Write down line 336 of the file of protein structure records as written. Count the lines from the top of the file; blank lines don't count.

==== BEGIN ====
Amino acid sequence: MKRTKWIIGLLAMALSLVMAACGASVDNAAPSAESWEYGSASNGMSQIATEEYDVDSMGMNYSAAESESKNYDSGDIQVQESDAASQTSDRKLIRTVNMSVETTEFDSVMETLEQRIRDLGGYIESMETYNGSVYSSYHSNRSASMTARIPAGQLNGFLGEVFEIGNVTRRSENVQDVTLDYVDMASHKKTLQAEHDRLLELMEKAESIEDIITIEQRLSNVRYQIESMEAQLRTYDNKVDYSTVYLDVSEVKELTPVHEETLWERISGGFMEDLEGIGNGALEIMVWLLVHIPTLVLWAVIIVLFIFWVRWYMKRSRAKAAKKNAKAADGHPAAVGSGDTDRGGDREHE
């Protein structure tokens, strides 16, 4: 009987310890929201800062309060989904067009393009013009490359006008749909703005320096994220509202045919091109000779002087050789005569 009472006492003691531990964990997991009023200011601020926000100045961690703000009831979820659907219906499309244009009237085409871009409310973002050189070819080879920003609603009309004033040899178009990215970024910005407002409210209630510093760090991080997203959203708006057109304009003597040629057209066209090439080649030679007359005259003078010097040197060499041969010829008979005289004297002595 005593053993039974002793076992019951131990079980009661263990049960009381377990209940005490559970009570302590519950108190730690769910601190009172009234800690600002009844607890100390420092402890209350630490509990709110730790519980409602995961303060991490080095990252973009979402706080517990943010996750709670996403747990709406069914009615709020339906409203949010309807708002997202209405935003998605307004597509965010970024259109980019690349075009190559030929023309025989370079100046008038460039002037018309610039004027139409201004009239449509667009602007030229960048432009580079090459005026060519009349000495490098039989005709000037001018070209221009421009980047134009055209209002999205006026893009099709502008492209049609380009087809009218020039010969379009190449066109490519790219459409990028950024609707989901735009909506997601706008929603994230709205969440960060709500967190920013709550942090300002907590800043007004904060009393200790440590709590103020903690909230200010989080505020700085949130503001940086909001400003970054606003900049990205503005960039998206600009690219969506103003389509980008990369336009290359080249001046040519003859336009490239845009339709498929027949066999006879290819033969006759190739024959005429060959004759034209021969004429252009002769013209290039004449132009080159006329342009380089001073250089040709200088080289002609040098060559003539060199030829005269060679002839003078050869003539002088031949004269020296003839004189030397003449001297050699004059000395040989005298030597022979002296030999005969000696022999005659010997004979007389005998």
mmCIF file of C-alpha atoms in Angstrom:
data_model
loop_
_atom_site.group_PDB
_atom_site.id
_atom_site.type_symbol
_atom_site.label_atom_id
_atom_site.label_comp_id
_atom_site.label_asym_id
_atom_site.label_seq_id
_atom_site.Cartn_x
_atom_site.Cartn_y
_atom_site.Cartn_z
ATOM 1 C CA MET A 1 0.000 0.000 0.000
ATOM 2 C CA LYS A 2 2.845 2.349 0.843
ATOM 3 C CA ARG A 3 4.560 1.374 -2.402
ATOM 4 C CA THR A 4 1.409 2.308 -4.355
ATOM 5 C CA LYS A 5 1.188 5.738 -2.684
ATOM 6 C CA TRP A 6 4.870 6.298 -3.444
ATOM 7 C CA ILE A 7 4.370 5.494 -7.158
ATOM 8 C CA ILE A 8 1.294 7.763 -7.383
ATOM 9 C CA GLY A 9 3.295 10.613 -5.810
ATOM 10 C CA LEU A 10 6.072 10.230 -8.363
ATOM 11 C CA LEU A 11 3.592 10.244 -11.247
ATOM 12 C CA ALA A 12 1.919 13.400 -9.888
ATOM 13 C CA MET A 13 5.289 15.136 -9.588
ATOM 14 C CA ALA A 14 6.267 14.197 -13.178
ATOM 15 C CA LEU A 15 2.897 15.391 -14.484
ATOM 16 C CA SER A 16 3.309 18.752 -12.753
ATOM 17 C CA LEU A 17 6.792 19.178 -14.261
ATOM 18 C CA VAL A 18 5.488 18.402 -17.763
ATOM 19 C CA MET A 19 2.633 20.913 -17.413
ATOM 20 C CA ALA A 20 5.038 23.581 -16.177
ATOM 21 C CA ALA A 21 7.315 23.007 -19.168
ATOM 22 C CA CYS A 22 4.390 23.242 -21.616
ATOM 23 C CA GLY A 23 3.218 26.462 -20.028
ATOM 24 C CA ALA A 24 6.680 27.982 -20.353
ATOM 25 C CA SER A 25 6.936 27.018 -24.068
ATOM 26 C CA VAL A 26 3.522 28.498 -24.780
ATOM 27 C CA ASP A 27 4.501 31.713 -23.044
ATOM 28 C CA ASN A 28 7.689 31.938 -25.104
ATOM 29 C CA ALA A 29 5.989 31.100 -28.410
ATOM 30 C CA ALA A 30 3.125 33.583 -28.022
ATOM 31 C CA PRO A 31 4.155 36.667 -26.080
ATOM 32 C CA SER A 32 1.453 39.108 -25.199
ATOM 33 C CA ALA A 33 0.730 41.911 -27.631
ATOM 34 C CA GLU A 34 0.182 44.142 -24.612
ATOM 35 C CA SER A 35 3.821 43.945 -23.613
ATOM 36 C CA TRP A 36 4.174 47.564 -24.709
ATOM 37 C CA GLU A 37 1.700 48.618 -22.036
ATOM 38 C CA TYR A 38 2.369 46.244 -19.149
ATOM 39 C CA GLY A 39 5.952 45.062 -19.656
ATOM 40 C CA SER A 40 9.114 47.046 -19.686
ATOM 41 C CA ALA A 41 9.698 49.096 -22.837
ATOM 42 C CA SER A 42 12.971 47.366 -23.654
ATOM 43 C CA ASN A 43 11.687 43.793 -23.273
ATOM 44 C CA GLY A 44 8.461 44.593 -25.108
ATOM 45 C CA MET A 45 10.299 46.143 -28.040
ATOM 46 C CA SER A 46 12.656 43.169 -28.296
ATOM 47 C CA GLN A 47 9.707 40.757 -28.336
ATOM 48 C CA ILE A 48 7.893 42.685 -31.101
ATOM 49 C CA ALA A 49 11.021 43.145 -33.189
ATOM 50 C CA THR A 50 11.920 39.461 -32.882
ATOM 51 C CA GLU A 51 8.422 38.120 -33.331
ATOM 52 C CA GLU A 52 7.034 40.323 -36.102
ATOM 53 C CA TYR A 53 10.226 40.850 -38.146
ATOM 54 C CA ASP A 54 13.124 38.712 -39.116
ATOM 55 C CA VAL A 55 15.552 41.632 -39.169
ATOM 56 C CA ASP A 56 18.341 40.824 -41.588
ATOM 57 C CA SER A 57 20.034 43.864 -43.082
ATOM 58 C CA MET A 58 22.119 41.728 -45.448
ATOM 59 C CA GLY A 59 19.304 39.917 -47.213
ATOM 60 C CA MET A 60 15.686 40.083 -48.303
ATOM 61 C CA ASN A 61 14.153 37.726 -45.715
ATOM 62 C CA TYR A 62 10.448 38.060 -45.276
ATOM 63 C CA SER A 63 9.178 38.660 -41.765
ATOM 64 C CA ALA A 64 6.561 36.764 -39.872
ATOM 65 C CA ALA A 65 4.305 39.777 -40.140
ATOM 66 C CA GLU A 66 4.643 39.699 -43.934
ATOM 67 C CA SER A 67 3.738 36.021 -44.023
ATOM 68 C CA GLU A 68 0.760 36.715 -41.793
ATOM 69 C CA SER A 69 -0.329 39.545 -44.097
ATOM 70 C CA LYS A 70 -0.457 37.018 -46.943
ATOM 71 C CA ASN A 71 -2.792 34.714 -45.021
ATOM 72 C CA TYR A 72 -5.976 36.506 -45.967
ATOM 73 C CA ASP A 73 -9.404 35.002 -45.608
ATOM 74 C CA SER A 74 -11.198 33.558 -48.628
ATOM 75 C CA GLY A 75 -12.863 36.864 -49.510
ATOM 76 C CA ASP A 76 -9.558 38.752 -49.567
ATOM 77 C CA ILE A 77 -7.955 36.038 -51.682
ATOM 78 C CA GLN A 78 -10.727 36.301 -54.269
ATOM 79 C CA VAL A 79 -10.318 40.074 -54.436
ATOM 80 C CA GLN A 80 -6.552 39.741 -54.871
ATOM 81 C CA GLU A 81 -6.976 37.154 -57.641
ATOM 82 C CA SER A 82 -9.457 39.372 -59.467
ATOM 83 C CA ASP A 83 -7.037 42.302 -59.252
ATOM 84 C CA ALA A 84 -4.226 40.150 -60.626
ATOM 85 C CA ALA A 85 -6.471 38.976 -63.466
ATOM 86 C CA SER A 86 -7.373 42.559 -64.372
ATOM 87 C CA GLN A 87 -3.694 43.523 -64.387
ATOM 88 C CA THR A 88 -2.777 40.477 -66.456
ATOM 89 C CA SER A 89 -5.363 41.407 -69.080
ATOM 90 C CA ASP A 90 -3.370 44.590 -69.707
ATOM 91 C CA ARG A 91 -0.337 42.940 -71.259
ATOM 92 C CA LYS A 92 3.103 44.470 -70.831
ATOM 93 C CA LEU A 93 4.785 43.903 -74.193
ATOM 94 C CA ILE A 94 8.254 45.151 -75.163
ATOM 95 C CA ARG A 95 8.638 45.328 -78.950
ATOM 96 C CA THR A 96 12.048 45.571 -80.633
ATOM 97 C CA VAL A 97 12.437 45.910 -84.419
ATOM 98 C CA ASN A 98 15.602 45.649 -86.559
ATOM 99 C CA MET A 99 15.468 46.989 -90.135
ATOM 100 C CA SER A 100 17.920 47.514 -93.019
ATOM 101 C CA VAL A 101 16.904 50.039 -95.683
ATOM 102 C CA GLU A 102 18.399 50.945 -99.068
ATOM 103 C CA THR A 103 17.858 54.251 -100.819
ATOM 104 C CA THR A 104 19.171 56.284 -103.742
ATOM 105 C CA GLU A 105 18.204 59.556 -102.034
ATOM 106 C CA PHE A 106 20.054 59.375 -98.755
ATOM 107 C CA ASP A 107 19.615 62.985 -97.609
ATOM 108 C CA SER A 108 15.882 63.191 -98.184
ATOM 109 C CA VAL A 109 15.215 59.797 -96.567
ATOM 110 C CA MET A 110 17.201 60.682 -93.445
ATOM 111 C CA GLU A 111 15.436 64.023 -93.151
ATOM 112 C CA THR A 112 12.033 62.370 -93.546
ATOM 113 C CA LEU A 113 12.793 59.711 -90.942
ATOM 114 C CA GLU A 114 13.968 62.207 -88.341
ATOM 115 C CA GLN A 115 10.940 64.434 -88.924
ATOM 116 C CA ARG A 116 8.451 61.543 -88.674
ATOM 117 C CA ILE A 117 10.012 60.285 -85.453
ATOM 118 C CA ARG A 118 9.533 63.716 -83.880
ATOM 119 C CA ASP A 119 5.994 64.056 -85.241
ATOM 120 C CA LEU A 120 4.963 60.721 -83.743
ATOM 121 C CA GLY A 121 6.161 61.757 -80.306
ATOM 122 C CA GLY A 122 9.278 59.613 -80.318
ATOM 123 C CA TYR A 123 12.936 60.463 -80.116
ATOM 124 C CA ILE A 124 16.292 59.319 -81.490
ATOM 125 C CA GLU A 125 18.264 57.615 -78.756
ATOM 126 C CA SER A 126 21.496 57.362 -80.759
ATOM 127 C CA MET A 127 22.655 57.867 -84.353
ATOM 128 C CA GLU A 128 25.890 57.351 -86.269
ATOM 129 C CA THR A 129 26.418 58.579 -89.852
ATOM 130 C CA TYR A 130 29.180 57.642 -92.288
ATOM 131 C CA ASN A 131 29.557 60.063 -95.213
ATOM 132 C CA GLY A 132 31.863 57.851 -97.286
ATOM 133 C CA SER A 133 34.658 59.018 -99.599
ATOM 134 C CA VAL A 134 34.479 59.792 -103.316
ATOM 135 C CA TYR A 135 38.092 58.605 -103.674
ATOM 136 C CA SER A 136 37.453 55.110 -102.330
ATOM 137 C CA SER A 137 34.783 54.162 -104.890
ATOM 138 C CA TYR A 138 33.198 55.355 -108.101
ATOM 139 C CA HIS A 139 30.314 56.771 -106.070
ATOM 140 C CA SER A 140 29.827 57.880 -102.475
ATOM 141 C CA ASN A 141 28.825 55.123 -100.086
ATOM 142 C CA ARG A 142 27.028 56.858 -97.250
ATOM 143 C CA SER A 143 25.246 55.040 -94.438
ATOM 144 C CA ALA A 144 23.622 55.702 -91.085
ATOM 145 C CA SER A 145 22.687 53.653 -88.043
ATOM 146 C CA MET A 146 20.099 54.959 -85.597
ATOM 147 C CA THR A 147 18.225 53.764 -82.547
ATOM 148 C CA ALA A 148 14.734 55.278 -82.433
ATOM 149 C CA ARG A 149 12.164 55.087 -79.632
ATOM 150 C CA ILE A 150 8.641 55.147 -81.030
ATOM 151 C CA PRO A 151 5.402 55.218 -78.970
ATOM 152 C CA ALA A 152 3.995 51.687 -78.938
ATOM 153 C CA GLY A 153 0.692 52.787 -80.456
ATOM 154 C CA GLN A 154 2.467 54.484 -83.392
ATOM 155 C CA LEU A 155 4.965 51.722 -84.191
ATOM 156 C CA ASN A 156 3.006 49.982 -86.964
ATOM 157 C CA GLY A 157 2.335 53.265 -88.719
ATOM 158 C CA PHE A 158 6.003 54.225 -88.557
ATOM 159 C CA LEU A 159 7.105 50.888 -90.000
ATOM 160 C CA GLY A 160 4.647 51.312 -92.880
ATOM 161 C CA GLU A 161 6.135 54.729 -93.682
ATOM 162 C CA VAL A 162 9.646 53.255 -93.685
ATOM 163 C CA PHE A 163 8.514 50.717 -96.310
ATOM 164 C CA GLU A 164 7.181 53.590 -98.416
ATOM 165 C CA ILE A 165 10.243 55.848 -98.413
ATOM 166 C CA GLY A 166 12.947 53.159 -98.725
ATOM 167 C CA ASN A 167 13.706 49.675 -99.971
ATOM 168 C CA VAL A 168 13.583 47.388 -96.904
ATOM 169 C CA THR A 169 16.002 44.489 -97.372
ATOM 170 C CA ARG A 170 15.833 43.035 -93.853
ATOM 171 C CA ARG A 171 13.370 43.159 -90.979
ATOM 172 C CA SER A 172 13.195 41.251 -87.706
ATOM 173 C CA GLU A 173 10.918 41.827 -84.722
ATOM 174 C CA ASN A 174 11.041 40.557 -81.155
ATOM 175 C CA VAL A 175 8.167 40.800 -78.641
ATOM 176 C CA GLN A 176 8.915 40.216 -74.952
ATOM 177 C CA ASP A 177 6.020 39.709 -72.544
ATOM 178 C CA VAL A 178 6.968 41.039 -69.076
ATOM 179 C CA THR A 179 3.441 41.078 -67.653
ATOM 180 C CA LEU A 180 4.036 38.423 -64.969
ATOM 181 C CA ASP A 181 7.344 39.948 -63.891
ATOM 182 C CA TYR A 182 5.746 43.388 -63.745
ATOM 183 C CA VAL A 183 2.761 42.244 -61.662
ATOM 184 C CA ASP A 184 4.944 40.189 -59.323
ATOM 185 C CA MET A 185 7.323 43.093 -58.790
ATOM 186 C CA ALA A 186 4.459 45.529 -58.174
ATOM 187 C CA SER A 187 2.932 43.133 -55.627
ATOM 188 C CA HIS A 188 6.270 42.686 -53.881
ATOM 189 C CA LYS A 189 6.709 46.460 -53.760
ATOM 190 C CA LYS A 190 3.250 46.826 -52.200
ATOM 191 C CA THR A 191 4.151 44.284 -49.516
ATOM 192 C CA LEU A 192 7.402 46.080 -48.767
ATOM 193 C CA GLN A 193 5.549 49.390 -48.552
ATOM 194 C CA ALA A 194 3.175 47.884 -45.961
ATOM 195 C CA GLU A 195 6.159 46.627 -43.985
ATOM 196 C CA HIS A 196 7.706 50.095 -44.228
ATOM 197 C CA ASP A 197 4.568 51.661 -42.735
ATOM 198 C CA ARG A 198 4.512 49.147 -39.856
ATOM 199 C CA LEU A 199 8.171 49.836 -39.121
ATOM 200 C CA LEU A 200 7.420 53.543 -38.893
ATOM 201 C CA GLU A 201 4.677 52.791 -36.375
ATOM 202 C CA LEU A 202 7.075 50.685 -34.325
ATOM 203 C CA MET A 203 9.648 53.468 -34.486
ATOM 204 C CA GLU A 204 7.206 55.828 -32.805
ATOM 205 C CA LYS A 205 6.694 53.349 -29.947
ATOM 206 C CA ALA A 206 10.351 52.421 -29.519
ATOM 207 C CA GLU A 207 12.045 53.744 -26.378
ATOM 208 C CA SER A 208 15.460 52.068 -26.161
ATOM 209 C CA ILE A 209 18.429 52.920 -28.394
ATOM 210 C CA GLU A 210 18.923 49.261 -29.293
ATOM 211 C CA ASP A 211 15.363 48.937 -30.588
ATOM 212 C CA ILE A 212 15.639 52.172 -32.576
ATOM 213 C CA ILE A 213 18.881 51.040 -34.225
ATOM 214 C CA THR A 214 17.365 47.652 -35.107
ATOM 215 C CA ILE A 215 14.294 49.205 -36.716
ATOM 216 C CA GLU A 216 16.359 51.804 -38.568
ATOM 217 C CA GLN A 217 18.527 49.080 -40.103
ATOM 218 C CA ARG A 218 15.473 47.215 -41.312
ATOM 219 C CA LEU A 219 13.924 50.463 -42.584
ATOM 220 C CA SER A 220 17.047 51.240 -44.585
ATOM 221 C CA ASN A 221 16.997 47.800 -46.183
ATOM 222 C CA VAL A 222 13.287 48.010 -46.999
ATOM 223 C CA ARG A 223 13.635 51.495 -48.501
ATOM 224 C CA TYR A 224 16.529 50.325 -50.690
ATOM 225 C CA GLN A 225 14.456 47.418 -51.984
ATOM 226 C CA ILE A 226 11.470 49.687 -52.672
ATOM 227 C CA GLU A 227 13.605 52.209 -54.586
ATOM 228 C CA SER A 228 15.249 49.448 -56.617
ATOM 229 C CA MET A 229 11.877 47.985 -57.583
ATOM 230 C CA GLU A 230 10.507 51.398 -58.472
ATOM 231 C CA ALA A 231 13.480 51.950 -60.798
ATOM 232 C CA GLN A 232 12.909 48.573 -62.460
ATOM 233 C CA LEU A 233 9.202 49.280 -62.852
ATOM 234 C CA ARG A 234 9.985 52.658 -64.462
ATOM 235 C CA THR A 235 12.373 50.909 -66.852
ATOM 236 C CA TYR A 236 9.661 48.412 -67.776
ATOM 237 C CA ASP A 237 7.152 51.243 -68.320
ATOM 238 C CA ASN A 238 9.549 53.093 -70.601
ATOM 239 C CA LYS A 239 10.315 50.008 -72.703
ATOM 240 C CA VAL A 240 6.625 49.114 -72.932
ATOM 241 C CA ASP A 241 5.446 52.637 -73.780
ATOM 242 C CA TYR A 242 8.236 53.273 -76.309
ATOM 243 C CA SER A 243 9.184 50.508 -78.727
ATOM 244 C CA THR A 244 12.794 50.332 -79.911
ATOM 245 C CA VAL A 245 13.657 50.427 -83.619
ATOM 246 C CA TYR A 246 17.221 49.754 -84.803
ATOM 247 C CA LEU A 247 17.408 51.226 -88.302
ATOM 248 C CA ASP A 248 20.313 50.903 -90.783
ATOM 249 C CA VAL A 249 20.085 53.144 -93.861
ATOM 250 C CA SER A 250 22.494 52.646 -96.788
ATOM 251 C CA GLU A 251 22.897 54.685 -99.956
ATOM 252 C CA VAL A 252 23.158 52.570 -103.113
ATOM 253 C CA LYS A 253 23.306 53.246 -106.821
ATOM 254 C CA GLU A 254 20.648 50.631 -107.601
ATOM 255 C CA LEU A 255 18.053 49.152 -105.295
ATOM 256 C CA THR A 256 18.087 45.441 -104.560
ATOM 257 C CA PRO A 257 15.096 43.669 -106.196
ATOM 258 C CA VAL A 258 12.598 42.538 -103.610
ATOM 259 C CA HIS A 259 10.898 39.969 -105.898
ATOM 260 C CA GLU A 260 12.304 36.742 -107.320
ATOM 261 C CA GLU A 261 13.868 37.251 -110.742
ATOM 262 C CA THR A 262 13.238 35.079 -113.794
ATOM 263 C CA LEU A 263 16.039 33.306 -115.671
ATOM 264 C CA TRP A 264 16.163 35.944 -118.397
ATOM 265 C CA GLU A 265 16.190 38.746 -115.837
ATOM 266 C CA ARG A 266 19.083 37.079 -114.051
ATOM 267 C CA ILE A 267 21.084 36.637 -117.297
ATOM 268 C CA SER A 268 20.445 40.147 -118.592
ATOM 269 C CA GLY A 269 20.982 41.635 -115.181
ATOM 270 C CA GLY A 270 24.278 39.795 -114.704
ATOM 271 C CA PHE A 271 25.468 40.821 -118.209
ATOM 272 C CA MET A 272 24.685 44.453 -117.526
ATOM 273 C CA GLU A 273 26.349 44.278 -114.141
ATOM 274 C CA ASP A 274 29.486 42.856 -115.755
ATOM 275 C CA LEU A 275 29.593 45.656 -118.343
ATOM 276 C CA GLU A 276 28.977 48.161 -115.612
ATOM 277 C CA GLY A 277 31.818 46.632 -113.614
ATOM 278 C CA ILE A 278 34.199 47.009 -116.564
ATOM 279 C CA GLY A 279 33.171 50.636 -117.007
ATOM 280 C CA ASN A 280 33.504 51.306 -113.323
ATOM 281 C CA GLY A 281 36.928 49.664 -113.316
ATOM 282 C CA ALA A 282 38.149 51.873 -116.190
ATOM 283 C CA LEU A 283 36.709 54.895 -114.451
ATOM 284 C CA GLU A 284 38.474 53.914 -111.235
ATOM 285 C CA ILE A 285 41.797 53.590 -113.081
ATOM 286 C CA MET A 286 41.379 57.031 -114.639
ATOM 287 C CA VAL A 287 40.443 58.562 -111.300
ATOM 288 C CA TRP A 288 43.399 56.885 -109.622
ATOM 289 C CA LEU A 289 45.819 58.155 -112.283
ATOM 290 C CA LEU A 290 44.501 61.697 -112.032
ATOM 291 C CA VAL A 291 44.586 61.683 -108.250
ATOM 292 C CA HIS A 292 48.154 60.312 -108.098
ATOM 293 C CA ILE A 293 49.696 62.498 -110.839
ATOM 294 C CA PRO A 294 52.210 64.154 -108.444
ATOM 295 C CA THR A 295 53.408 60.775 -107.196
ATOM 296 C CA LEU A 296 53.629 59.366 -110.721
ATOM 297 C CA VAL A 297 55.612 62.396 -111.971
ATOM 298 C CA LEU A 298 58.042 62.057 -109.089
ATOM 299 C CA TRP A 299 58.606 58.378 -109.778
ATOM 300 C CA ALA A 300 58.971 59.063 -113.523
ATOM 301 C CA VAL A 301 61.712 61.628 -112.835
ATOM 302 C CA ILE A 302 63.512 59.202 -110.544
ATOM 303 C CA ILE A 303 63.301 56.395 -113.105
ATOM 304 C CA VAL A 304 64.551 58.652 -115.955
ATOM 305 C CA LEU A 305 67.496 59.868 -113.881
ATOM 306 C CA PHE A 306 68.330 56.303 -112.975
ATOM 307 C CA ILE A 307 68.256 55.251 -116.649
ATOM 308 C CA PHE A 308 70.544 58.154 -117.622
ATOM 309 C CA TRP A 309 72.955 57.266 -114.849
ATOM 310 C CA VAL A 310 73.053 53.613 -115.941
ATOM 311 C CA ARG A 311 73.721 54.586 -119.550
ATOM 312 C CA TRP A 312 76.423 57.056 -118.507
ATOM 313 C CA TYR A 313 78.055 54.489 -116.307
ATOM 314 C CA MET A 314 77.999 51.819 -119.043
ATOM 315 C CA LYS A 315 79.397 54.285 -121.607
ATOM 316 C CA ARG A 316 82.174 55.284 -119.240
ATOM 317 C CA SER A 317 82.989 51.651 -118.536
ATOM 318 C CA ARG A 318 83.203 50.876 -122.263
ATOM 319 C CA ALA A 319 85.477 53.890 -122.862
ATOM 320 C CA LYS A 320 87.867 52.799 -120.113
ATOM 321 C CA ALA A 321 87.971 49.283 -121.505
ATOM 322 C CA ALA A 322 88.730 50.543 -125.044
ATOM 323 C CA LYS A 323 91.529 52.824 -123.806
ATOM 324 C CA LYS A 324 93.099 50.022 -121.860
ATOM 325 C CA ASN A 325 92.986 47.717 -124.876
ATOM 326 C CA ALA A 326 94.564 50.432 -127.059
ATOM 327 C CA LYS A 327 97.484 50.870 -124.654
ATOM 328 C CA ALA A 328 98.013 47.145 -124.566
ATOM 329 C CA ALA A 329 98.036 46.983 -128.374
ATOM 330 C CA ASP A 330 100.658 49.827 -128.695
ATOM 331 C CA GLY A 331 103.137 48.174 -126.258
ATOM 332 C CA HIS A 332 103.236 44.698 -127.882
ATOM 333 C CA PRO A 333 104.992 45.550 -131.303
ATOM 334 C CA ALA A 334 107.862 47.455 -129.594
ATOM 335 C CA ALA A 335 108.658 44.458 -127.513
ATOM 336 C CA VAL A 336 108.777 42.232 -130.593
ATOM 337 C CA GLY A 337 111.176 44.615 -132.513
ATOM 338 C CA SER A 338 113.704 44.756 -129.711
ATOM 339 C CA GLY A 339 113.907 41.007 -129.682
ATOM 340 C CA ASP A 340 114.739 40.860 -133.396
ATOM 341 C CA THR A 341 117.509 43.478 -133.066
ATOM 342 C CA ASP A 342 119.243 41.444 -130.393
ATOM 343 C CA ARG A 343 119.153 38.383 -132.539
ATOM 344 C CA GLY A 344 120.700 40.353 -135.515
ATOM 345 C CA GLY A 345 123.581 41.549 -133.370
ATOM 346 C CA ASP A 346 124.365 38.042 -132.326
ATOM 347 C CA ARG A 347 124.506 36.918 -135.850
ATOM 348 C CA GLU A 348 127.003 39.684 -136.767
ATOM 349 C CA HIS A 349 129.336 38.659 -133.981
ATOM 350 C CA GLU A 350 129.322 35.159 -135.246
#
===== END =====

ATOM 321 C CA ALA A 321 87.971 49.283 -121.505